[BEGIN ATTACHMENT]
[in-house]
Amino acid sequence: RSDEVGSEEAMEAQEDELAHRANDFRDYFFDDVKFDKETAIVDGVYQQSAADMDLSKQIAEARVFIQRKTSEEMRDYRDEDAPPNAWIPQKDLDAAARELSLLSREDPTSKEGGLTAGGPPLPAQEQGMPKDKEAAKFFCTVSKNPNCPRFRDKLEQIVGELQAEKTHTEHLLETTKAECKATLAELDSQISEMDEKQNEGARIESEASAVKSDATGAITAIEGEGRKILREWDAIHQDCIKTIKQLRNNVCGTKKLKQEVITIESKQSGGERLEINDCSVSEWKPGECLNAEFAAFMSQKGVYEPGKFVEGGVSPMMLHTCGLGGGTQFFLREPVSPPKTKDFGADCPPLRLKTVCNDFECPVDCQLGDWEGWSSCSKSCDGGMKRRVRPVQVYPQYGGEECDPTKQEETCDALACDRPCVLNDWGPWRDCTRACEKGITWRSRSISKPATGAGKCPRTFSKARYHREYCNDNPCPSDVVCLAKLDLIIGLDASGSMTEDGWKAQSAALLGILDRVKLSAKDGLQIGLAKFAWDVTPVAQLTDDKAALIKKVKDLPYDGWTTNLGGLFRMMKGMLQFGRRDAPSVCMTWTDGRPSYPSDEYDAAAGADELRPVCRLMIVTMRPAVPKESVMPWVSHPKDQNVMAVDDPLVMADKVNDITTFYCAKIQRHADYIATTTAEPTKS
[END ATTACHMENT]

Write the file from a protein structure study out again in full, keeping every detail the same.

[in-house]
Amino acid sequence: RSDEVGSEEAMEAQEDELAHRANDFRDYFFDDVKFDKETAIVDGVYQQSAADMDLSKQIAEARVFIQRKTSEEMRDYRDEDAPPNAWIPQKDLDAAARELSLLSREDPTSKEGGLTAGGPPLPAQEQGMPKDKEAAKFFCTVSKNPNCPRFRDKLEQIVGELQAEKTHTEHLLETTKAECKATLAELDSQISEMDEKQNEGARIESEASAVKSDATGAITAIEGEGRKILREWDAIHQDCIKTIKQLRNNVCGTKKLKQEVITIESKQSGGERLEINDCSVSEWKPGECLNAEFAAFMSQKGVYEPGKFVEGGVSPMMLHTCGLGGGTQFFLREPVSPPKTKDFGADCPPLRLKTVCNDFECPVDCQLGDWEGWSSCSKSCDGGMKRRVRPVQVYPQYGGEECDPTKQEETCDALACDRPCVLNDWGPWRDCTRACEKGITWRSRSISKPATGAGKCPRTFSKARYHREYCNDNPCPSDVVCLAKLDLIIGLDASGSMTEDGWKAQSAALLGILDRVKLSAKDGLQIGLAKFAWDVTPVAQLTDDKAALIKKVKDLPYDGWTTNLGGLFRMMKGMLQFGRRDAPSVCMTWTDGRPSYPSDEYDAAAGADELRPVCRLMIVTMRPAVPKESVMPWVSHPKDQNVMAVDDPLVMADKVNDITTFYCAKIQRHADYIATTTAEPTKS